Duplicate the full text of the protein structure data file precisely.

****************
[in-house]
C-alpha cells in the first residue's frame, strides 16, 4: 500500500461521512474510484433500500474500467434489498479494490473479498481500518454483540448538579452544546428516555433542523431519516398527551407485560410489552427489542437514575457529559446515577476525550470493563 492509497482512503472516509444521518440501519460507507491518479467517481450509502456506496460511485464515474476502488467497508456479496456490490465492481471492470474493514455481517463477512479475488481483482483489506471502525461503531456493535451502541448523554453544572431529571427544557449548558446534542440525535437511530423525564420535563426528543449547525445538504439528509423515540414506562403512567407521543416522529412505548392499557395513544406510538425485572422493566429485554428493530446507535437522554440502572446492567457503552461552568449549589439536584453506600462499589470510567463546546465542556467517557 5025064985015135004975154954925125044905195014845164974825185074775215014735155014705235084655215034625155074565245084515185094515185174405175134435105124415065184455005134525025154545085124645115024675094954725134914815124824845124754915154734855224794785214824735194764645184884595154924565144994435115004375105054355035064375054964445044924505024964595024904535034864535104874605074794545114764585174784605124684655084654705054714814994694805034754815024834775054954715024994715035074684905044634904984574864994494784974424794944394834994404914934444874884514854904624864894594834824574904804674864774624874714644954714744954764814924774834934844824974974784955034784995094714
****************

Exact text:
[in-house]
C-alpha cells in the first residue's frame, strides 16, 4: 500500500461521512474510484433500500474500467434489498479494490473479498481500518454483540448538579452544546428516555433542523431519516398527551407485560410489552427489542437514575457529559446515577476525550470493563 492509497482512503472516509444521518440501519460507507491518479467517481450509502456506496460511485464515474476502488467497508456479496456490490465492481471492470474493514455481517463477512479475488481483482483489506471502525461503531456493535451502541448523554453544572431529571427544557449548558446534542440525535437511530423525564420535563426528543449547525445538504439528509423515540414506562403512567407521543416522529412505548392499557395513544406510538425485572422493566429485554428493530446507535437522554440502572446492567457503552461552568449549589439536584453506600462499589470510567463546546465542556467517557 5025064985015135004975154954925125044905195014845164974825185074775215014735155014705235084655215034625155074565245084515185094515185174405175134435105124415065184455005134525025154545085124645115024675094954725134914815124824845124754915154734855224794785214824735194764645184884595154924565144994435115004375105054355035064375054964445044924505024964595024904535034864535104874605074794545114764585174784605124684655084654705054714814994694805034754815024834775054954715024994715035074684905044634904984574864994494784974424794944394834994404914934444874884514854904624864894594834824574904804674864774624874714644954714744954764814924774834934844824974974784955034784995094714